Sports Week #3: Why We Cheer for OUR Sports Team

 

What do you notice in the images above?

The images above are profoundly shocking. Look at the mass amount of people circling around a small field to watch… what? People throw a ball down a field? Yet, if that ball miraculously makes it through a hoop then that, that could be a life-changing experience for players and spectators alike.

Today on the Neuro Bureau we will discuss sports teams, why you lose your voice cheering for them and why we are so obsessed.


Reason #1: Self Esteem

The desire to cheer for a sports team actually is not about the team itself – but ourselves. When we associate ourselves with a sports team, they become a part of our self-worth and identity. When our team wins, it is like WE won the game and that makes us feel good about ourselves. In other words, when we associate ourselves with successful people, we feel successful ourselves.

 

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Find your confidence

 


Reason #2: Sense of Comradery

Secondly, we cheer for our sports team because of the sense of belonging of comradery it grants us. Imagine this – you are in a huge stadium and everyone is cheering “U-S-A! U-S-A!” Well, that makes you feel strong, gives you a sense

of national pride, and connection with others. Cheering with a whole stadium is a lot different than cheering “U-S-A! U-S-A!” in a stadium of silent people watching the game without comment.

This not only applies itself to watching the game but at schools, workplaces, in foreign countries. Let’s say you are living across the world and see someone wearing a Red Sox hat, immediately you feel a sense of comradery with them because you both support the same team. Maybe they are American too? Maybe you can communicate with them in this new country with a new language?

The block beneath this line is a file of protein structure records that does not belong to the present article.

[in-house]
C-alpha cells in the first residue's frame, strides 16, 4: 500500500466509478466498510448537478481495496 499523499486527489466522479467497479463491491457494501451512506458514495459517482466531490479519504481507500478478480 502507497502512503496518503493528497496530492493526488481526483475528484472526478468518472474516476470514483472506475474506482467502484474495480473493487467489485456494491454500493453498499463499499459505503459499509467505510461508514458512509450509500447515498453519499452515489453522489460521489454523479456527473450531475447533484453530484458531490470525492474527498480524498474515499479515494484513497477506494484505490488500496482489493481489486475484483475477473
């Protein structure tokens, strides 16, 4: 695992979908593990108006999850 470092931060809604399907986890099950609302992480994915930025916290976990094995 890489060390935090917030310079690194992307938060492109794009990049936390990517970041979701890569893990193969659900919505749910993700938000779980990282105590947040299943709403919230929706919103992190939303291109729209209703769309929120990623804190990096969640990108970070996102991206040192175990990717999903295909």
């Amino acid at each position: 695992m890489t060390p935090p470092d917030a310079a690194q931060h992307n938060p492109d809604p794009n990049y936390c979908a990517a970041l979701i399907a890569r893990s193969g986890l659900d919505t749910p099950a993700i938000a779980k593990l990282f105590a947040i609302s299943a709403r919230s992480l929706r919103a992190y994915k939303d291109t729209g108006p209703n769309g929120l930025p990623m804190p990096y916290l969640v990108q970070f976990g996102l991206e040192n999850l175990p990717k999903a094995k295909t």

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New, un-known city

 


Reason #3: Sense of Self

The third reason we may love sports team is that it provides us with a sense of self. For example, supporting the Patriots of Eagles may show that we are athletic, “manly”, and bravery. Additionally, supporting teams has an association with where you are from. For example, if you support the Patriots may also mean you are a Bostonian. That could mean you love Dunkin Donuts and say ‘wicked good’ for example.

 

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Find a sense of self

 


#4: The Neuroscience

Now that we understand the broader psychological reasons for loving sports team, what is occurring simultaneously in the brain?

Well, research from Professor of behavioral sciences at UCLA, Marco Iacoboni, answered exactly this question in his book “Mirroring People.”

In short, Iacoboni found neurons called ‘mirror neurons’ are responsible. Mirror neurons act when they observe an action performed by another human being. The observer, can then mirror and mimic their behavior.

Mirror neurons are actually responsible for empathy. When I see you frown, I mirror that and it makes me frown too. When I see you happy, I mirror that and I smile too. The more active your mirror neurons are, the more empathetic you are.

When you watch sports, you mirror the players and watchers. When everyone is cheering and yelling, so do you and that provides you with joy and a sense of connection with others. You are seeking a thrilling miracle victory to feel a rush from the joy of everyone around you.

In conclusion, the reason you love sports is that it fills a need to have meaningful connections with others, gain a sense of self-worth, and identity.

 

 

 

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Mirror neurons. Source.

 


Sources

[1] https://www.psychologytoday.com/blog/the-social-self/201507/the-psychology-sports-fandom

[2] https://archives.cjr.org/full_court_press/science_sportswriting.php

[3] https://www.washingtonpost.com/news/in-theory/wp/2016/03/17/the-science-behind-our-love-for-march-madness/?utm_term=.7328a9384d12

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